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Notes from 'The Story of English'

Language Change - A2 English Language AQA

So I've always found this part of the paper difficult; hence, I bought a book on language change called 'The Story of English.' Here are some detailed notes.

I am adding to this pretty much every day until the exam, so they are not complete yet!

Note: the book is from quite a while ago (like the '90s) so some facts or stats may not be spot on, but there are some good points.

Chapter One: An English Speaking World 

Contains: The spread of English, Education Act, Technology, Industry, RP, The BBC

The rise of English is a remarkable sucess story. When Julius Caesar landed in Britain nearly two thousand years ago, English did not exist. Five hundred years later, Englisc, incomprehensible to modern ears, was spoken by a very small amount of people. Nearly a thousand years later, at the end of the 16th century, when Shakespeare was in his prime, English was the native speech of between 5 and 7 million Englishmen and it was "of small reatch, it stretcheth no further than this iland of ours, naie not there over all."

Four hundred years later, the contrast is extraordinary. Between 1600 and the present in armines, navies, companies and expeditions, the speakers of English - including Scots, Irish, Welsh, American and many more - travelled into every corner of the globe, carrying their language and culture with them. Today, English is used by at least 750 million people, and barely half of those speak it as a mother tongue. Some estimates put the estimate closer to one billion. English is more widely scattered, more widely spoken and written, than any other language has ever been. It is the language of the planet, the first global language.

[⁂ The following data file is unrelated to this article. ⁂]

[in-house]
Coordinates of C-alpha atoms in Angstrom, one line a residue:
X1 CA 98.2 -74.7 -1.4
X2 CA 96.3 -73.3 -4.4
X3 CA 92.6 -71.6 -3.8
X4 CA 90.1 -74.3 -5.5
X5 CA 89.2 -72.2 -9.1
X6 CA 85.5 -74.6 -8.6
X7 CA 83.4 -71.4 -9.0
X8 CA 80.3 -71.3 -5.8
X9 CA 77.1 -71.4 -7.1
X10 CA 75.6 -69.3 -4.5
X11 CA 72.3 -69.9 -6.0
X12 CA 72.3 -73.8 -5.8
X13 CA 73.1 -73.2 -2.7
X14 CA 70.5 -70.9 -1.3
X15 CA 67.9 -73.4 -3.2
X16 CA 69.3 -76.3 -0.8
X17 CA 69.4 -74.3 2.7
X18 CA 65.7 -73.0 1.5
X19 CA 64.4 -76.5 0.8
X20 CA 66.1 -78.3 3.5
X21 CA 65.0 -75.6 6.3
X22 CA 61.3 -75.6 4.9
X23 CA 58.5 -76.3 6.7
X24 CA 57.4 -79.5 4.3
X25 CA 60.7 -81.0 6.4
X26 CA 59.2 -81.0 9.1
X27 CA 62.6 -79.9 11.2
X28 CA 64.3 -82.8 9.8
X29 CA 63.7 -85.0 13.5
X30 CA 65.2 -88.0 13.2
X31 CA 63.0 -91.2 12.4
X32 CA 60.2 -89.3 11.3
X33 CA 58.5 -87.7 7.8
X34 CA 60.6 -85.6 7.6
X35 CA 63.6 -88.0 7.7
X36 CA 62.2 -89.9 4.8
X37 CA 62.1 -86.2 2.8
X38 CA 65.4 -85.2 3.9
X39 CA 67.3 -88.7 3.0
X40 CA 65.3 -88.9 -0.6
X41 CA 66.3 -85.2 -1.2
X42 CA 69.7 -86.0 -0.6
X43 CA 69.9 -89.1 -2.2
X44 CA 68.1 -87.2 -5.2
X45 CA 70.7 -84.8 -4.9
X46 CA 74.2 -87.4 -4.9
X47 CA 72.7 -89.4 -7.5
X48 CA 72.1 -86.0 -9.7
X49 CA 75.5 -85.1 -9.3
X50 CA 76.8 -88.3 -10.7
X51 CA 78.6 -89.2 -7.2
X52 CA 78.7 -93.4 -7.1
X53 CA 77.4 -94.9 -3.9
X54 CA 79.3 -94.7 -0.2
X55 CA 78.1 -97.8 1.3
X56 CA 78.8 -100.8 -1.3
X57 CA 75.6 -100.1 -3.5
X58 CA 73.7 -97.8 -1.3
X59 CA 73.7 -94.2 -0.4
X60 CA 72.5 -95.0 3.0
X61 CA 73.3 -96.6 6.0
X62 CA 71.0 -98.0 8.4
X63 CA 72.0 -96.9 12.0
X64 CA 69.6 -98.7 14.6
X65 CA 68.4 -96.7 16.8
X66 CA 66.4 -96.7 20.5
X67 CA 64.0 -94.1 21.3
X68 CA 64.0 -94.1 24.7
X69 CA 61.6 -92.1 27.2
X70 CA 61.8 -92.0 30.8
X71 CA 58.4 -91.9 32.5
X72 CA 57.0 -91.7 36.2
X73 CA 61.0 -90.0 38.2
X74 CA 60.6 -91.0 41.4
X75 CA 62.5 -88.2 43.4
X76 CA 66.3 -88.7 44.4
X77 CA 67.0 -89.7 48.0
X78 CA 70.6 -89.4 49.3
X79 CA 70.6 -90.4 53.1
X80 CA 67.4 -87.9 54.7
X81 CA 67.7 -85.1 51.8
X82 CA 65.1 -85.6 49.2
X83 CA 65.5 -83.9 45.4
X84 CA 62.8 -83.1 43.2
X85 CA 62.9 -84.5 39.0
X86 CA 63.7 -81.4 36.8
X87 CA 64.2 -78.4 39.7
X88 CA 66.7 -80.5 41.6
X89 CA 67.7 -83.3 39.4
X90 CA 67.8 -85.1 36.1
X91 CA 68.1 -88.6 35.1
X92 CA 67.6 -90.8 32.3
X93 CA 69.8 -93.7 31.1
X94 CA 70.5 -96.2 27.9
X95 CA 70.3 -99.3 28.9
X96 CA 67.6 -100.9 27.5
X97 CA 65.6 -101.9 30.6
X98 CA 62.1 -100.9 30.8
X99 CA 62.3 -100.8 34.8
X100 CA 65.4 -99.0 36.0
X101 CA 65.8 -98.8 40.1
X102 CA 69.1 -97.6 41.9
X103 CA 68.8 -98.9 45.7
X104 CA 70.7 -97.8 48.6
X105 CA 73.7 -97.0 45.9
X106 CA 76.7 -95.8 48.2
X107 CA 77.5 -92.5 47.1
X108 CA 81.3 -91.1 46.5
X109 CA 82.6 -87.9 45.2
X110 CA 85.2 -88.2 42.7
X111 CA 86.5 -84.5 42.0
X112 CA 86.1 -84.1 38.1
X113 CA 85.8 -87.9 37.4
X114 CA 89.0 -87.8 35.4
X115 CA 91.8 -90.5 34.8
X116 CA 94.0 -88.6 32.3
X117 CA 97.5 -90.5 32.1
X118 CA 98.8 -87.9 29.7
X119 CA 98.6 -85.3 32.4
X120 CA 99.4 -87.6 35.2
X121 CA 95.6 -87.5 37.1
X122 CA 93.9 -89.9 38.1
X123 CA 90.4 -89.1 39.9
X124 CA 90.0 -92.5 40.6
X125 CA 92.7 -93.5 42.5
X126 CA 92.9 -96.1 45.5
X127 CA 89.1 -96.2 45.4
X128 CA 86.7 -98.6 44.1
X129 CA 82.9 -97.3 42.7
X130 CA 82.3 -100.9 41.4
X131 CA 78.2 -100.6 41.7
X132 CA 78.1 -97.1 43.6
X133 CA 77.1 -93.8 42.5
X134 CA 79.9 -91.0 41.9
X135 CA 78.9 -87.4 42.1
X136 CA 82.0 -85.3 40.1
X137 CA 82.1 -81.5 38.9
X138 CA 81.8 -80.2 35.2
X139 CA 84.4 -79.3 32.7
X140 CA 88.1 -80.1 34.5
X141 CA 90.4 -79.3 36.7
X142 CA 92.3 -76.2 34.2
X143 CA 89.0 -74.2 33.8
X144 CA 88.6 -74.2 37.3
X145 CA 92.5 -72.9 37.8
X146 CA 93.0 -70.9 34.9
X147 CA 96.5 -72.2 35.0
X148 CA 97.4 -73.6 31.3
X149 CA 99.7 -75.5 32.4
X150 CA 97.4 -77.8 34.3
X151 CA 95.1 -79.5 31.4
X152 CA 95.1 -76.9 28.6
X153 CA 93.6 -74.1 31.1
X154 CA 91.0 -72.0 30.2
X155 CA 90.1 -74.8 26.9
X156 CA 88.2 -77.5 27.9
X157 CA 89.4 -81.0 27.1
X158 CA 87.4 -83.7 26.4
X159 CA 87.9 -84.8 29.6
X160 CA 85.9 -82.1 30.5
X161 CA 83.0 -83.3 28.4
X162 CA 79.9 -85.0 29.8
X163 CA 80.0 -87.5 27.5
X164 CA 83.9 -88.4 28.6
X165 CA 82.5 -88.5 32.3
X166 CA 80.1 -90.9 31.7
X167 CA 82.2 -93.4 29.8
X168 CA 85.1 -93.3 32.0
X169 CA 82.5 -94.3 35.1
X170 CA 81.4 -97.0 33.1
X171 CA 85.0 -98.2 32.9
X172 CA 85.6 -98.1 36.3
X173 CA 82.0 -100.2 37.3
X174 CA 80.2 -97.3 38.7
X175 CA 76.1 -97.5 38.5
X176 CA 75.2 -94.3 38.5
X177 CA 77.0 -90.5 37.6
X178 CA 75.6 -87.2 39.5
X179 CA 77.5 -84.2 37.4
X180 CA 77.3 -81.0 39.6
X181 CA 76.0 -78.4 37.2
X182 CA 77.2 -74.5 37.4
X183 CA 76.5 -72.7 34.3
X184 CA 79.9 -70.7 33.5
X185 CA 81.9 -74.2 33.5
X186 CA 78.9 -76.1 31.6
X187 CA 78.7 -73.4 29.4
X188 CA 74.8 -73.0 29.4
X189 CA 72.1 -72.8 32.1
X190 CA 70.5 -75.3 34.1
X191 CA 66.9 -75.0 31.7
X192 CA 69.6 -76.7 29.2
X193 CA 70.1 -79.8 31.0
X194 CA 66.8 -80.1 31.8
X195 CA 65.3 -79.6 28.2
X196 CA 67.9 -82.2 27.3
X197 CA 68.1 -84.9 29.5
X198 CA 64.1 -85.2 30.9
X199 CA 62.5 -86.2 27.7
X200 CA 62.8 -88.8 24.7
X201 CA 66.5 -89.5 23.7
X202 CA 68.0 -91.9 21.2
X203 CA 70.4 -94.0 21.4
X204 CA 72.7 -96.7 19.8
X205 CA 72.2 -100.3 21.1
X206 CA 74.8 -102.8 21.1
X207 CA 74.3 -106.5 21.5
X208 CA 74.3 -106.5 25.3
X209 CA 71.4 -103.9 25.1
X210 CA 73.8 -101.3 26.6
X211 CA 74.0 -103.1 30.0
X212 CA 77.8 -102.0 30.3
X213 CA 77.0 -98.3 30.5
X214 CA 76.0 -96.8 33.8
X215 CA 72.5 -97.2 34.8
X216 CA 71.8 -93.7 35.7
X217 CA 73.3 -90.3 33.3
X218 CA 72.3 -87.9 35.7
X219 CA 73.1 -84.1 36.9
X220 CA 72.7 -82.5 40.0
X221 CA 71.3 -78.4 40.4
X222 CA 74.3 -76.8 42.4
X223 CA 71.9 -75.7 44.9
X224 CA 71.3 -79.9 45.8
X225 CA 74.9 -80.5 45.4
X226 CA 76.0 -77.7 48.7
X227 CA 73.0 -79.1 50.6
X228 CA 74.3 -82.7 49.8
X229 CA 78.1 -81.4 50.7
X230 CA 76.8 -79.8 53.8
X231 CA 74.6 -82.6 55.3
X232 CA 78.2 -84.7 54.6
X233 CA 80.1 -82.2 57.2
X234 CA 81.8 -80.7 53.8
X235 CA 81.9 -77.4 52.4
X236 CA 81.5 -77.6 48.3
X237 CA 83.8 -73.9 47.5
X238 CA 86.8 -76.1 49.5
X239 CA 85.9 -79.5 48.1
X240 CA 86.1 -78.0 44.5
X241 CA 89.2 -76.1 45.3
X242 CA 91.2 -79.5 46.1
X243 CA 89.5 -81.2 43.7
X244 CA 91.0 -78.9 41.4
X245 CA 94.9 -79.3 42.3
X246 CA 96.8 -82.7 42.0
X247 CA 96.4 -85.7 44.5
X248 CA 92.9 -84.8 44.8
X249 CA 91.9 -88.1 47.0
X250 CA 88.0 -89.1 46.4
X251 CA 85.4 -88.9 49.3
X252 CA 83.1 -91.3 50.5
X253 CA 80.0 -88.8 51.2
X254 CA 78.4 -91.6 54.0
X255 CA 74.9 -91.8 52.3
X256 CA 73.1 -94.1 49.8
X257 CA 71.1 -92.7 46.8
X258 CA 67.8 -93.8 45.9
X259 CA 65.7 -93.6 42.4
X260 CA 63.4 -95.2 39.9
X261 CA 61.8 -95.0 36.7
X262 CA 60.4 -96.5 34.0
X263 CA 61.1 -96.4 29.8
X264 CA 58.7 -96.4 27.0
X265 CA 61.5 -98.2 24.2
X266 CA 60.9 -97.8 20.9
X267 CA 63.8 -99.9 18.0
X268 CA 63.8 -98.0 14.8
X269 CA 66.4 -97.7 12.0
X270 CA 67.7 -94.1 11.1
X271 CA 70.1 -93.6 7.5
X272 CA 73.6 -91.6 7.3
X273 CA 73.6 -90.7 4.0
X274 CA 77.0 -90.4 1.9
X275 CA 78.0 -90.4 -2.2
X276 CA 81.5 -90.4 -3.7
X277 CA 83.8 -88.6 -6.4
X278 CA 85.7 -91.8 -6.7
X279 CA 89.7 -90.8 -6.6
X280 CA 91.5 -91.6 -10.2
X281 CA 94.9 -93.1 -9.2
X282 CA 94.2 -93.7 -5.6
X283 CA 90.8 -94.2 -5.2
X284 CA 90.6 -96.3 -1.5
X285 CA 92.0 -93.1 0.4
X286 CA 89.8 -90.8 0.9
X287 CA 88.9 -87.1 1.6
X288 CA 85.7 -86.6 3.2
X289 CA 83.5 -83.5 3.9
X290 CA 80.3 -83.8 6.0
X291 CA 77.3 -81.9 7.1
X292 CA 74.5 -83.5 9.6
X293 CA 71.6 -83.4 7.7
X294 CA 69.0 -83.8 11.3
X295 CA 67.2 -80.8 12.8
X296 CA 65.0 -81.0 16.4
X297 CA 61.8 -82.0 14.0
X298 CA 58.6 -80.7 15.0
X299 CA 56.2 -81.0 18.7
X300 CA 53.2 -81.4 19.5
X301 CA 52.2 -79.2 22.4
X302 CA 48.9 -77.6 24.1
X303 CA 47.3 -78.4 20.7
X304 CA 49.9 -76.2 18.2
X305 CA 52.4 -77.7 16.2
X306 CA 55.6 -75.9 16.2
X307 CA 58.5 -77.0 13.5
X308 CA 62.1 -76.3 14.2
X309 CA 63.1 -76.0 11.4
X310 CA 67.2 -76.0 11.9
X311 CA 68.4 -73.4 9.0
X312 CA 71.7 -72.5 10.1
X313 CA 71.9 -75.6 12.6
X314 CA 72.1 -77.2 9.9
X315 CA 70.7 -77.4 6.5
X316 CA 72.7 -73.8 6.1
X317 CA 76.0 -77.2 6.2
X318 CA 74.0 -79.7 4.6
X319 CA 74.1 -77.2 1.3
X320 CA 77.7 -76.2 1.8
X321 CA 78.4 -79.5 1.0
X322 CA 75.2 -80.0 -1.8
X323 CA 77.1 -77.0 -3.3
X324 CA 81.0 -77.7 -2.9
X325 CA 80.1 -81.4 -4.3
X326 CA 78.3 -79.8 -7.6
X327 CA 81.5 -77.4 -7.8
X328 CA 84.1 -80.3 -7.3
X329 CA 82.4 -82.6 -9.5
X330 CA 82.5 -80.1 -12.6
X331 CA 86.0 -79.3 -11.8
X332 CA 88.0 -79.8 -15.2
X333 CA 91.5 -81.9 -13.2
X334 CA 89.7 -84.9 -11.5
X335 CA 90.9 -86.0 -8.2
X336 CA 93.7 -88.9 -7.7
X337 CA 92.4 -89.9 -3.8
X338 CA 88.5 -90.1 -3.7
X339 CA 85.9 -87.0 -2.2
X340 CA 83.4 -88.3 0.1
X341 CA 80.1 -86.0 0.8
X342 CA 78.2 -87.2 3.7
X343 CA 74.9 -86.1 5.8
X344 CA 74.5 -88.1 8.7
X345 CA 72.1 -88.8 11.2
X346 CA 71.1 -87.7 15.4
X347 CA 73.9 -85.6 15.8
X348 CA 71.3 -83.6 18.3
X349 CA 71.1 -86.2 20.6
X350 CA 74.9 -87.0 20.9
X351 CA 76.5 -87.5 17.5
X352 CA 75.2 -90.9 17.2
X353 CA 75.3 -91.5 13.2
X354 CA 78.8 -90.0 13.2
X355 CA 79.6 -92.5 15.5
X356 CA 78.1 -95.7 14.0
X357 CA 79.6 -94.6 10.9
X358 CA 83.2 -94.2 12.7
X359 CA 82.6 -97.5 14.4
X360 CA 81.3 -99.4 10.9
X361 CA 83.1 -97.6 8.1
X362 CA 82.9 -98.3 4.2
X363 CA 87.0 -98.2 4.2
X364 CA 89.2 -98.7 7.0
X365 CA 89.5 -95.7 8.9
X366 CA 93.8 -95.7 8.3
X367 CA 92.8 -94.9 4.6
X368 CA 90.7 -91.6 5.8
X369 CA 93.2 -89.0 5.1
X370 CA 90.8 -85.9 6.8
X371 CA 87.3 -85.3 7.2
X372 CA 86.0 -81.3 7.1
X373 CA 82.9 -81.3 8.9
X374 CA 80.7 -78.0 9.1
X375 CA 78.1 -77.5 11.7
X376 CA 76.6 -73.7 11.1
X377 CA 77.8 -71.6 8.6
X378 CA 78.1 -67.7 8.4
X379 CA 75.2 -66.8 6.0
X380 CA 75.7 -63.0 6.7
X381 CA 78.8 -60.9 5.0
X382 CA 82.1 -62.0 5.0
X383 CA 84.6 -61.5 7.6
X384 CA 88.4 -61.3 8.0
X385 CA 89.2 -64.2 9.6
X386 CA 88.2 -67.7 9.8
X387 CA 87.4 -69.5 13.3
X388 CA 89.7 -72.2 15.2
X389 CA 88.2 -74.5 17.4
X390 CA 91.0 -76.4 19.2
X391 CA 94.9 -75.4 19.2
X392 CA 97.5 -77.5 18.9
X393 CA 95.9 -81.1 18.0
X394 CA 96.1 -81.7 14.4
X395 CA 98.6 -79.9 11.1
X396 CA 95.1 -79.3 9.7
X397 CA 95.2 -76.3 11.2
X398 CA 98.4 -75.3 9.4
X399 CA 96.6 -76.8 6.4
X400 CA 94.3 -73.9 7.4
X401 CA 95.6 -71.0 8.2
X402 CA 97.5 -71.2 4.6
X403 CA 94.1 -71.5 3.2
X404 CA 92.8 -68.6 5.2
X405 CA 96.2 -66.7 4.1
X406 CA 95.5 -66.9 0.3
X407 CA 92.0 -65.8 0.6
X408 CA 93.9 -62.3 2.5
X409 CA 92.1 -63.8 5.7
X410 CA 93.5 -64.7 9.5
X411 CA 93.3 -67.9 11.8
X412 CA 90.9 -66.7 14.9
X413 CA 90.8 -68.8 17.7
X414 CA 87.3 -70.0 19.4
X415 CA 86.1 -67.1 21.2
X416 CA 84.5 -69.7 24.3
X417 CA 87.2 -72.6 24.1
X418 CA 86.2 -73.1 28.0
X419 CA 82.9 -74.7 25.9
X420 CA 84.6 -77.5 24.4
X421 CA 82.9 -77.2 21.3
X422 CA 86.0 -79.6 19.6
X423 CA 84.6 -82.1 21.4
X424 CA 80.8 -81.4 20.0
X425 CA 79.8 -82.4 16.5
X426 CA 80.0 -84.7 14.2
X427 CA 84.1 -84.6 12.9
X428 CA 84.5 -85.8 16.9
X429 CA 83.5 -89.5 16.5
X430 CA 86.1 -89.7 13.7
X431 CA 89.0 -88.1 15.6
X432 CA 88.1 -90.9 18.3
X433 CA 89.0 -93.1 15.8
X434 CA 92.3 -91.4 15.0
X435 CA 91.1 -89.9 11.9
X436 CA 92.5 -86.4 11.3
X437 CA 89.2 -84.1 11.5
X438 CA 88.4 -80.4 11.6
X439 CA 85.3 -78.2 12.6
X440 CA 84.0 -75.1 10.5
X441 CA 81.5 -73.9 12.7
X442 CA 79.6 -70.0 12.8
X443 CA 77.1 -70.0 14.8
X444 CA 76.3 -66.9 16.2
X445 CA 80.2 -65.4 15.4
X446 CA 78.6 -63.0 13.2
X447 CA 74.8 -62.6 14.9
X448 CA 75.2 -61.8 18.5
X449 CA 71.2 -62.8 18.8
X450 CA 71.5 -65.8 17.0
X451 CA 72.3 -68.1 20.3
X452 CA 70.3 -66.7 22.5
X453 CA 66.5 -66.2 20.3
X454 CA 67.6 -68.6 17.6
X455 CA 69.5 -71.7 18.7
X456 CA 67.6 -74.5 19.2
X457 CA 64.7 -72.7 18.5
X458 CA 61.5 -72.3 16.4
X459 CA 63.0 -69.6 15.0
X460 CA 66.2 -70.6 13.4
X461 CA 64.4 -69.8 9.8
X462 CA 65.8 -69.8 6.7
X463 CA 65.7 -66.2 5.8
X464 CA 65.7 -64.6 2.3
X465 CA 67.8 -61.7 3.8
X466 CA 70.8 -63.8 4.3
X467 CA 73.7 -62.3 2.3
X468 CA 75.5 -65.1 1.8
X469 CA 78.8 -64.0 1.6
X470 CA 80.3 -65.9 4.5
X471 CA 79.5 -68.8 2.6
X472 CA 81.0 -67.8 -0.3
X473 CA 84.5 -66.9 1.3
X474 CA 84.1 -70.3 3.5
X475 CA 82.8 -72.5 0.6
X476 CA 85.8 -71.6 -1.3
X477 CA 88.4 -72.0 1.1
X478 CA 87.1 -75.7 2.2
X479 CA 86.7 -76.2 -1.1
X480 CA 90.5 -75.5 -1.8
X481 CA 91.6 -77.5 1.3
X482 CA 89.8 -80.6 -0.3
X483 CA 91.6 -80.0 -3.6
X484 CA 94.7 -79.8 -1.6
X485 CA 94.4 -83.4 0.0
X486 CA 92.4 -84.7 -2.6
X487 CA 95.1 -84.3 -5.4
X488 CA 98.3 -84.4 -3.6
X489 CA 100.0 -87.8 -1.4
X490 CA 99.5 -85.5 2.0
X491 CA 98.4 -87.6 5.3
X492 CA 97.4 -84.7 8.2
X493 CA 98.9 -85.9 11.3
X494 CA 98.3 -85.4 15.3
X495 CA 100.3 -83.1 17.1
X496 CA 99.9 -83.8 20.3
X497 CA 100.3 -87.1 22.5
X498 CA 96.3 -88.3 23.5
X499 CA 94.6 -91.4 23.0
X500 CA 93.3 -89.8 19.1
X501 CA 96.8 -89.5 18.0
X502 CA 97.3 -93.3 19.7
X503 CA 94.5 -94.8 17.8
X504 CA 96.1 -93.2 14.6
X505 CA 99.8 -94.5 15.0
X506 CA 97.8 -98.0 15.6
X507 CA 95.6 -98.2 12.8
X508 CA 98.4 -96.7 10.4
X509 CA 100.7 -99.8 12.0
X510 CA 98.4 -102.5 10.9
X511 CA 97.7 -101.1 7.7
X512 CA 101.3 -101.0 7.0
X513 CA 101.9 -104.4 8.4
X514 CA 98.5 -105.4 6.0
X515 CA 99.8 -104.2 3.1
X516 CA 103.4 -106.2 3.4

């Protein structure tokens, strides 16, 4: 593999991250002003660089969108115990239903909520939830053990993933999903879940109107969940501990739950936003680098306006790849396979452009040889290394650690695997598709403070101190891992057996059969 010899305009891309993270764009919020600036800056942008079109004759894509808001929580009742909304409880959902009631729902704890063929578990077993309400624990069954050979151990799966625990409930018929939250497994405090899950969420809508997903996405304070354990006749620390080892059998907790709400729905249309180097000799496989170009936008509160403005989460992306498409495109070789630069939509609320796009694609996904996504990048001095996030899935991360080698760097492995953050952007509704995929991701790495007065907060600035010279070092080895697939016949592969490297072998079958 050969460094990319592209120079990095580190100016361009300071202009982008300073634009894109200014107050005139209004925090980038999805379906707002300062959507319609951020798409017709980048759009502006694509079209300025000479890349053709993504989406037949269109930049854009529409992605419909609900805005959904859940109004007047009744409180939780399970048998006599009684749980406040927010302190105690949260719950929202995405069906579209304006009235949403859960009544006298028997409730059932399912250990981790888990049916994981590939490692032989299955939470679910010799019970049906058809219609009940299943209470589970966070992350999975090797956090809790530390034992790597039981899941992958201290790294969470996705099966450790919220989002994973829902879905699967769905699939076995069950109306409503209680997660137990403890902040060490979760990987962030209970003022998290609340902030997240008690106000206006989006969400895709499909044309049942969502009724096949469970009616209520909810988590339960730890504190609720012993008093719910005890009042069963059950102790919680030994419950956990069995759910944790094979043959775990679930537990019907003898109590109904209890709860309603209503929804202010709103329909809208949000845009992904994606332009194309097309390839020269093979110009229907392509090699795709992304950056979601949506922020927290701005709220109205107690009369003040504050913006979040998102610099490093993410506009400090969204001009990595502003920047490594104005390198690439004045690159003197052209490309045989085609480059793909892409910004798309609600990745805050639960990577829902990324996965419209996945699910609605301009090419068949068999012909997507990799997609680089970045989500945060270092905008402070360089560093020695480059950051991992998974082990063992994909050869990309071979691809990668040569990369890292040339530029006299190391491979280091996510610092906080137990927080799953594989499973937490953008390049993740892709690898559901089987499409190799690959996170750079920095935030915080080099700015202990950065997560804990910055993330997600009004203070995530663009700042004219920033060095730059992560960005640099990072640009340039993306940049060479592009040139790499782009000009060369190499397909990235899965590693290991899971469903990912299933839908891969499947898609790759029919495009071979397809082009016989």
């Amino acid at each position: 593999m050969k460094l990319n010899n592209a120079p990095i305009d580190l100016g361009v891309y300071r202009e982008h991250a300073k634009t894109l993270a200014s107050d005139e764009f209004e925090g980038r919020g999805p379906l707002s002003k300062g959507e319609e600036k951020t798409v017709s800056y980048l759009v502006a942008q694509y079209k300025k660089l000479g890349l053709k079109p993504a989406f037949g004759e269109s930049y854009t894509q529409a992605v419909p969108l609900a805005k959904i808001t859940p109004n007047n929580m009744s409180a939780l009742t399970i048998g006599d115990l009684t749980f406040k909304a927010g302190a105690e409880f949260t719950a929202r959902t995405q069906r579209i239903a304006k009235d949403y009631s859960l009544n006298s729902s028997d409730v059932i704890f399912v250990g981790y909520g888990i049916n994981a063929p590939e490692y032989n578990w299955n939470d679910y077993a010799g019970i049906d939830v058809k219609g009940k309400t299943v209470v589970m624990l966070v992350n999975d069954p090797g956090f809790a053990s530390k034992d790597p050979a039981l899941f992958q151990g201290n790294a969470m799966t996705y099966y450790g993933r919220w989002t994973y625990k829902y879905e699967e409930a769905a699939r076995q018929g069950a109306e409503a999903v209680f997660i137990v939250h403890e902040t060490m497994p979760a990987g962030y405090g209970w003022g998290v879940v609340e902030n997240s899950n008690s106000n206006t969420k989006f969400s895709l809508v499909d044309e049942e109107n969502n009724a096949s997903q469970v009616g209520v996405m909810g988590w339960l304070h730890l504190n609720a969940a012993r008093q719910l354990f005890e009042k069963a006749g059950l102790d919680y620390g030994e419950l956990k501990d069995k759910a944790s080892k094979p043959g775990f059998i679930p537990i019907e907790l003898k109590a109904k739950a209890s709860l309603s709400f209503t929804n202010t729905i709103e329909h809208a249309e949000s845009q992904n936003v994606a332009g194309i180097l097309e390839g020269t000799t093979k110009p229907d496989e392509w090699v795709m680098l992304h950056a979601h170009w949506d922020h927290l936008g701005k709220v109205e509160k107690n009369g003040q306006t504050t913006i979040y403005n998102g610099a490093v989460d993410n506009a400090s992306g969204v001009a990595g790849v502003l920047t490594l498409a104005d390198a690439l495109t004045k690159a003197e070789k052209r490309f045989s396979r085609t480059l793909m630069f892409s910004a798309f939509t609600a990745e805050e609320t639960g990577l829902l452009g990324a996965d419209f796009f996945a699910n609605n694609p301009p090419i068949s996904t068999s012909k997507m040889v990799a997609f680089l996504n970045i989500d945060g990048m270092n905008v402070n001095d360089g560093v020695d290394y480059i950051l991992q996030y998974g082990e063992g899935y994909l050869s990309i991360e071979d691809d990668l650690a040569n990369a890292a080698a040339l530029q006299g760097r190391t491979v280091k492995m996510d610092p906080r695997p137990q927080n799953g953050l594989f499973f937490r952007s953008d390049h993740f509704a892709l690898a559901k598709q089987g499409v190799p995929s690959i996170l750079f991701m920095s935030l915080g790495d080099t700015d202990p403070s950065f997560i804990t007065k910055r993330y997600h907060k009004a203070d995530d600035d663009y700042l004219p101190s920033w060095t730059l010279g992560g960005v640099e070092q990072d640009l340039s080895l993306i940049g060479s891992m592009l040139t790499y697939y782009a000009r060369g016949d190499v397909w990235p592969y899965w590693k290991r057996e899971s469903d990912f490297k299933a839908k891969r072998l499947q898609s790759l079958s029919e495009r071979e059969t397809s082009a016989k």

The statistics are astonishing - it has the richest vocabulary of all the world's languages. The Oxford English Dictionary lists around 500,000 words, and a further half million technical and scientific terms remain uncatalogued. Around 1/10th of the world speaks English as their mother tongue. Three quarters of the world's mail is English. It is the language of technology from Silicon Valley to Shanghai. English is the medium for 80% of the information stored in the world's computers. Nearly half of all European buisness deals are conducted in English. It is the language of sport and glamour: the official language of the Olympics and the Miss Universe competition. English is the official voice of the air, the sea and of Christianity: it is the ecumenical language of the World Council of Churches. Five of the largest broadcasting companies in the world (CBS, NBC, ABC, BBC, CBC) transmit in English to audiences that regularly exceed 100,000,000. 

The truly significant development, which has occurred only in the last 100 years, is the use of English, by 3 or 4 hundred million people for whom it is not a native language. English has become a second language in countries like…

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